No HDMI For Low-End PlayStation 3 Draws Ire of Gamers; Sony Brass Defends Decision

Posted Fri May 12, 2006 at 10:09 AM PDT by
PlayStatione 3 [Console & Controllers] Buyers of the "low-end" $499 model of the upcoming PlayStation 3 won't be getting an HDMI digital output, and that's just fine with Sony -- but not gamers, who are dismayed by the company's plans for the Blu-Ray driven next-gen game console, reports Ars Technica.

At this week's E3 expo, currently winding down today in Los Angeles, Sony revealed the majority of the technical and pricing details for the PlayStation 3. As reported earlier this week, the company will introduce two console options: a $499 20 GB model, and its pricer $599 80 GB big brother. Though both come with a Blu-Ray drive built in, only the $599 model includes HDMI outputs; the $499 console only features analog connectors.

Though the lack of an HDMI output on the lower-end model has been greeted by complaints from gamers and HD enthusiasts alike at E3, yesterday Sony CEO of Computer Entertainment Kaz Hirai defended the company's low-end PS3 model, which also lacks a memory card reader and the larger storage capacity of its more expensive sibling.

"The only [real] difference is HDMI -- and at this point, I don't think many people's TV's have that," said Hirai. "The ultimate result, to my eyes anyway, is there's not a discernible difference between what you get between HDMI and other forms of high definition."

Hirai's comments have already drawn considerable ire from observers, who challenge Hirai's claim. As Ars Technica points out:
That's a debatable assertion at best. Take a stroll through the aisle of your local big box consumer electronics retailer. A good proportion—if not an outright majority—of the HDTVs for sale there have HDMI ports. Even if most people currently do not have HDMI-capable displays, they will at some point. Then they will be stuck with an expensive console and Blu-ray player without an HDMI port. And people who have just dropped two large on a big-screen HDTV are not going to watch digital content piped in over an analog connection.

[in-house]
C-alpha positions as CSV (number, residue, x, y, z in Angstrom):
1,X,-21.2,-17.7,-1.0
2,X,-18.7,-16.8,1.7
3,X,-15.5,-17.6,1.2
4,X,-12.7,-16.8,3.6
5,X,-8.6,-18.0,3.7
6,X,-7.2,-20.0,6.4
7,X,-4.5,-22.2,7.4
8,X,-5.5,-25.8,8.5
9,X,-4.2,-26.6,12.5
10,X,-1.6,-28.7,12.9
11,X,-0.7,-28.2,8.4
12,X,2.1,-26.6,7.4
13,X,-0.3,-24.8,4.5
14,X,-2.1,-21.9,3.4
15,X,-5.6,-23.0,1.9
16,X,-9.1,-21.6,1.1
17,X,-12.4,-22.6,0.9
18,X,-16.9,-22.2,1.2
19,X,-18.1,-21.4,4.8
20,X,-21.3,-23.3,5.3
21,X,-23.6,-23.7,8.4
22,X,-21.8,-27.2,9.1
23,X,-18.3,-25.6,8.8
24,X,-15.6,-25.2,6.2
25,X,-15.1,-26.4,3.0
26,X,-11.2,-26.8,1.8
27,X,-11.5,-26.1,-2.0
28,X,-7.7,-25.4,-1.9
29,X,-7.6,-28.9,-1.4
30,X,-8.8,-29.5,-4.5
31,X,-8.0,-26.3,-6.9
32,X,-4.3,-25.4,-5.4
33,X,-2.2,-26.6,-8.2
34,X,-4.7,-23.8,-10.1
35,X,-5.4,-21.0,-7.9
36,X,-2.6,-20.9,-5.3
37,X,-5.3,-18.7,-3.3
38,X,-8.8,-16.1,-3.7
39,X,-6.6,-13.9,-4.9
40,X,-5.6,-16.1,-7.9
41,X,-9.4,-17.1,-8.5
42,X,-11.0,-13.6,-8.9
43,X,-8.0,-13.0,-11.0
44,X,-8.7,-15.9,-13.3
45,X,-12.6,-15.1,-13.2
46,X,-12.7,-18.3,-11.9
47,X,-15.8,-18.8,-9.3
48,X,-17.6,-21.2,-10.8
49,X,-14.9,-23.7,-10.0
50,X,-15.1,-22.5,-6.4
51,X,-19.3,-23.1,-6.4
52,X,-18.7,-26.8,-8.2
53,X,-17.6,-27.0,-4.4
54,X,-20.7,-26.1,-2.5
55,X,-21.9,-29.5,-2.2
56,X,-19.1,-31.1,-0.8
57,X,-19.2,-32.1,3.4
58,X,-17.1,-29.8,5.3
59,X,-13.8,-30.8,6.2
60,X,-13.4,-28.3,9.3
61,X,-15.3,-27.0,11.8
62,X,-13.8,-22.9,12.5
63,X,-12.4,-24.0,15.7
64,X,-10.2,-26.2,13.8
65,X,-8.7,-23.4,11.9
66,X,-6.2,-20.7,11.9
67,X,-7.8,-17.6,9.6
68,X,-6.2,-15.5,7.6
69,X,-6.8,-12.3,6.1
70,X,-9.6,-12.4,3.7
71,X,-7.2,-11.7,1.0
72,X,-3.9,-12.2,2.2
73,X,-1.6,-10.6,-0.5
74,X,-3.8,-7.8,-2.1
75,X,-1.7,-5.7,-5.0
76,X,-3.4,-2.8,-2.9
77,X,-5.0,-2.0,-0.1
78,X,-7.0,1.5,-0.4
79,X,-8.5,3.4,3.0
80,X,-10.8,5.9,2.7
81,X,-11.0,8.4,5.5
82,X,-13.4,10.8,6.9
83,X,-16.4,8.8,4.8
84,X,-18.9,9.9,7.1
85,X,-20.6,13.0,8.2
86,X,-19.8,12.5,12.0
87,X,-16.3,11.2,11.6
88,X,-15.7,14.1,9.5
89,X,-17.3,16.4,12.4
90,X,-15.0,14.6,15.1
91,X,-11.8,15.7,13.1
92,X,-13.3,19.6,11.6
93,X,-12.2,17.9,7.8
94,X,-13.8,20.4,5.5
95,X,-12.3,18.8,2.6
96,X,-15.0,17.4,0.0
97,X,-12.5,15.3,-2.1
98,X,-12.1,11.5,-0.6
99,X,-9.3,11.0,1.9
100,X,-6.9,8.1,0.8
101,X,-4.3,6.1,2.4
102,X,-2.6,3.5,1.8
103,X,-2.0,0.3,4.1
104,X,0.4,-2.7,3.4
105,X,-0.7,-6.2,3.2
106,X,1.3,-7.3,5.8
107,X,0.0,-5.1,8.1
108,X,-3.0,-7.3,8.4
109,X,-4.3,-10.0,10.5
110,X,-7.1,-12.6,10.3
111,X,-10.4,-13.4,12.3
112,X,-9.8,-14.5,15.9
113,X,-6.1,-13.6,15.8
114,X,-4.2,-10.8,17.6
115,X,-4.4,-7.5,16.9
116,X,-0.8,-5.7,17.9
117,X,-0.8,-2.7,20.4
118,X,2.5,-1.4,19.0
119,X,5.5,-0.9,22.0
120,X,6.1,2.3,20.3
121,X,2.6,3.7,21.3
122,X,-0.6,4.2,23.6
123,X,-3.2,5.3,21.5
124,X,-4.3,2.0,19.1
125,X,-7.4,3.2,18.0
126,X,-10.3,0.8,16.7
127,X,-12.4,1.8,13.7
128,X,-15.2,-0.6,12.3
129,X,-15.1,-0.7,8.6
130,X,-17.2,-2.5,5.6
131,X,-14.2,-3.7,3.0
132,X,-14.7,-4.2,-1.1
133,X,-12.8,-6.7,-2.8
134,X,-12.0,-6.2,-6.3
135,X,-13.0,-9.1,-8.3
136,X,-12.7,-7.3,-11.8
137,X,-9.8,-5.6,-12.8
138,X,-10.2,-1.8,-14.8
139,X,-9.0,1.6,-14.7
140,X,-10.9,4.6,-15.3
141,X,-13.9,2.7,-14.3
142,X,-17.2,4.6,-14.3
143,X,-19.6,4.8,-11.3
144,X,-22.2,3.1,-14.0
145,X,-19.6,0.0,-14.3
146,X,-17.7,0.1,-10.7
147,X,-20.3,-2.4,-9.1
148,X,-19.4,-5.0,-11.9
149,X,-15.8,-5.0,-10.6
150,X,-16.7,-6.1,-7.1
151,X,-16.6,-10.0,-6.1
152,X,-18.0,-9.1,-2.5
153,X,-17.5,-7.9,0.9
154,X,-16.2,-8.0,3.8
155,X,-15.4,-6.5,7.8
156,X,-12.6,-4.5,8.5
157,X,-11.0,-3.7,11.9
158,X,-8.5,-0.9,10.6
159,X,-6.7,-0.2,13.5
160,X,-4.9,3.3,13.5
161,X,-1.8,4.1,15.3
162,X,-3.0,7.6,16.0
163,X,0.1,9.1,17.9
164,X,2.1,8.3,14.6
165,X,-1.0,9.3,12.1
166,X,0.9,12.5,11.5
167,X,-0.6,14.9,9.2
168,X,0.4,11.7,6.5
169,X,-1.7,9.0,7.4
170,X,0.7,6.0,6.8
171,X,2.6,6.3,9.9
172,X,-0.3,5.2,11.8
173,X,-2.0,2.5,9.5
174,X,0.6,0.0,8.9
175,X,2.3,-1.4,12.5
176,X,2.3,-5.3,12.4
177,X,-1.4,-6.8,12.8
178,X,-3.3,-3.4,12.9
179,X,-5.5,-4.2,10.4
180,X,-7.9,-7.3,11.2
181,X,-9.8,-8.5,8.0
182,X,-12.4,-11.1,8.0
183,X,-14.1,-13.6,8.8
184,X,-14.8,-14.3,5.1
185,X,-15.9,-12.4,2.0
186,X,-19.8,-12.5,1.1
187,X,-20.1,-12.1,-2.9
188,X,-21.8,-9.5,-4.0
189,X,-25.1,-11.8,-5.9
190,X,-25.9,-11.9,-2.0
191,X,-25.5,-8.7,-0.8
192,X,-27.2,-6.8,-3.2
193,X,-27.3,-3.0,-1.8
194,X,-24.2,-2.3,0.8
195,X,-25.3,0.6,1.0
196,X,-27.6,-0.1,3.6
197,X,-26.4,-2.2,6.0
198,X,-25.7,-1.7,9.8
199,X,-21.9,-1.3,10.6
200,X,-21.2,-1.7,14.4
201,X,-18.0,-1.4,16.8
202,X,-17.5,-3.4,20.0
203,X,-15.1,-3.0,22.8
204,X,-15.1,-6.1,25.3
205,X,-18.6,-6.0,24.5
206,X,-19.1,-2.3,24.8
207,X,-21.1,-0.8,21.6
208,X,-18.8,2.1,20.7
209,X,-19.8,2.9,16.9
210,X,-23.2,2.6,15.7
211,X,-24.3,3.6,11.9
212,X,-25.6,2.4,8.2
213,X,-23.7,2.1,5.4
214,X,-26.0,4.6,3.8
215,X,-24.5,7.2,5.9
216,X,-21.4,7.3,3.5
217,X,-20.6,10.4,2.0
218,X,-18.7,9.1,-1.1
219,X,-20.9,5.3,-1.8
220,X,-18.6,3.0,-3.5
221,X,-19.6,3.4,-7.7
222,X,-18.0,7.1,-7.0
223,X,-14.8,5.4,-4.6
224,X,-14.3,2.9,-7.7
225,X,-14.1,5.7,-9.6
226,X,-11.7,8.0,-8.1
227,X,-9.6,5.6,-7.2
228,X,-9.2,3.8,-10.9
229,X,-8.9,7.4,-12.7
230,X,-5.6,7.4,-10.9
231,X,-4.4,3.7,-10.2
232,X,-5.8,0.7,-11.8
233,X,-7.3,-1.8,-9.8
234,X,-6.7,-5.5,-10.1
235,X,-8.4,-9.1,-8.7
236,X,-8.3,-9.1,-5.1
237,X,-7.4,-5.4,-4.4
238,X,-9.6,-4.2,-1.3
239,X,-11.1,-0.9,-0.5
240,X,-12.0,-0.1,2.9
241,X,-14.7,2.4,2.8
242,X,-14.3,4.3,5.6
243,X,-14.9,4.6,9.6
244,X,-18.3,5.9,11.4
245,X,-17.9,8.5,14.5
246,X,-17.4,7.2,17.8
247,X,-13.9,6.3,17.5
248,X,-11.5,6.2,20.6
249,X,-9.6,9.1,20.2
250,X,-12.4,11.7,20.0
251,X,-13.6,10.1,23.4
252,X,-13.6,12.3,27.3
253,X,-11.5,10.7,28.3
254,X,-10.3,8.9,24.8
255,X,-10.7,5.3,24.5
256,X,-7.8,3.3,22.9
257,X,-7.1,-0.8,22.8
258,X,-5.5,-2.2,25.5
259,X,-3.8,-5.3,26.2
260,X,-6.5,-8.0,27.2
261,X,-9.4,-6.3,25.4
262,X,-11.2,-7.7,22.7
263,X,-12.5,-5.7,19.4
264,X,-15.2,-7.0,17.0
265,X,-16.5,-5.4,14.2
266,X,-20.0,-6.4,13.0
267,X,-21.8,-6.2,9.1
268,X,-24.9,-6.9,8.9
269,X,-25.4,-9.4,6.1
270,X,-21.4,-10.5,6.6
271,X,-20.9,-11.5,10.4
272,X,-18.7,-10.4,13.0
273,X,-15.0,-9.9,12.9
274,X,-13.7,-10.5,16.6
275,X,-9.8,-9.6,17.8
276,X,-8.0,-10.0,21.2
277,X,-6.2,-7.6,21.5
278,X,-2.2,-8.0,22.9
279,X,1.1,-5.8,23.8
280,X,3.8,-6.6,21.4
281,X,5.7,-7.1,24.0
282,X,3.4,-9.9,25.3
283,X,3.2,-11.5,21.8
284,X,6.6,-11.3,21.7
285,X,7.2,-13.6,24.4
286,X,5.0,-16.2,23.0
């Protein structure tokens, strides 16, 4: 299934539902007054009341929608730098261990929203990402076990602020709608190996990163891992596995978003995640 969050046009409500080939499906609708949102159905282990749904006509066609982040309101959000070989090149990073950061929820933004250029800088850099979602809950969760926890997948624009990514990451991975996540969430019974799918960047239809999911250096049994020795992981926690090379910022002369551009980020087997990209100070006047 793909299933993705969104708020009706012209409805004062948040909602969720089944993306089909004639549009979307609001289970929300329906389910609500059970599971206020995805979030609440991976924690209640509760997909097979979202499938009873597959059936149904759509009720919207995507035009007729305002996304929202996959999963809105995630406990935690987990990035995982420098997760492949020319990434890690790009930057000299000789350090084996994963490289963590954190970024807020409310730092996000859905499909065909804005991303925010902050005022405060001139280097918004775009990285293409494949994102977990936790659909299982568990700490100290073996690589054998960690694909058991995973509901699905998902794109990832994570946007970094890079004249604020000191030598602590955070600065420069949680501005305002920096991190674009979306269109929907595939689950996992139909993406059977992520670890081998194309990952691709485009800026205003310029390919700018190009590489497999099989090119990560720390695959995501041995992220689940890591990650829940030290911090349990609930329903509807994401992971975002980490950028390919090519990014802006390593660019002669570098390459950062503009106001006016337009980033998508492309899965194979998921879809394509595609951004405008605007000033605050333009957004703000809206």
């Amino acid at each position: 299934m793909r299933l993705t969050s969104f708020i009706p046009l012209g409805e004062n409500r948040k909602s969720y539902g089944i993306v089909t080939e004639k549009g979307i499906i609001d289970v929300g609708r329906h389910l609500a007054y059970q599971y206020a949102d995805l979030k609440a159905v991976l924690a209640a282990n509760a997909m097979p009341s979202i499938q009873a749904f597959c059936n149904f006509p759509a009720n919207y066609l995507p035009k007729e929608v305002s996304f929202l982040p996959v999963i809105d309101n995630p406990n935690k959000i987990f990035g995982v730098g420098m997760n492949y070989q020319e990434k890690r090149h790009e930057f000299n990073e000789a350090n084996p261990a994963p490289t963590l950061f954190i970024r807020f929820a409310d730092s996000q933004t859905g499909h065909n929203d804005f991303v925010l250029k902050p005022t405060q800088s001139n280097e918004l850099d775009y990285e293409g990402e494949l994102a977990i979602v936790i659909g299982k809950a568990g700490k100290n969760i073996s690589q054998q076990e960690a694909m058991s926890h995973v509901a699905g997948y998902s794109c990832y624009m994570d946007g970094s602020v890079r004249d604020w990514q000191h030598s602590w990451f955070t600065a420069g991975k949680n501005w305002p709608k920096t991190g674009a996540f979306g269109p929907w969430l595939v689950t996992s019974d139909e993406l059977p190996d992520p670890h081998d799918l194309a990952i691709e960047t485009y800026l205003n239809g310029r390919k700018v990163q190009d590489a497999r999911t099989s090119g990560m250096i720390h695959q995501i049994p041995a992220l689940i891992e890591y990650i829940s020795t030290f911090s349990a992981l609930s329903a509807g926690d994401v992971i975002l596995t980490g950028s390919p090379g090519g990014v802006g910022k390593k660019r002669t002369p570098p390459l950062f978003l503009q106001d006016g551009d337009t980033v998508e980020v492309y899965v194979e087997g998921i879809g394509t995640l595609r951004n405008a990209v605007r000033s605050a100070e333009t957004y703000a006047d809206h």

Also at issue is the Image Constraint Token (ICT), which is built into the spec for both Blu-ray and HD DVD. If a content provider chooses to employ ICT on a software disc, it would "down res" the output resolution over any non-HDMI analog output, thereby degrading the image quality from high-def to standard definition levels.

When prodded further on the issue of whether some PS3 owners thus won't be able to watch Blu-ray movies in high-def, Hirai was "evasive," reports Ars Technica, with the Sony exec saying that it is "too early to speculate at this point" if Sony and other studios would decide to implement ICT on their Blu-Ray titles.
Tags: High-Def Gaming, PlayStation 3, Sony (all tags)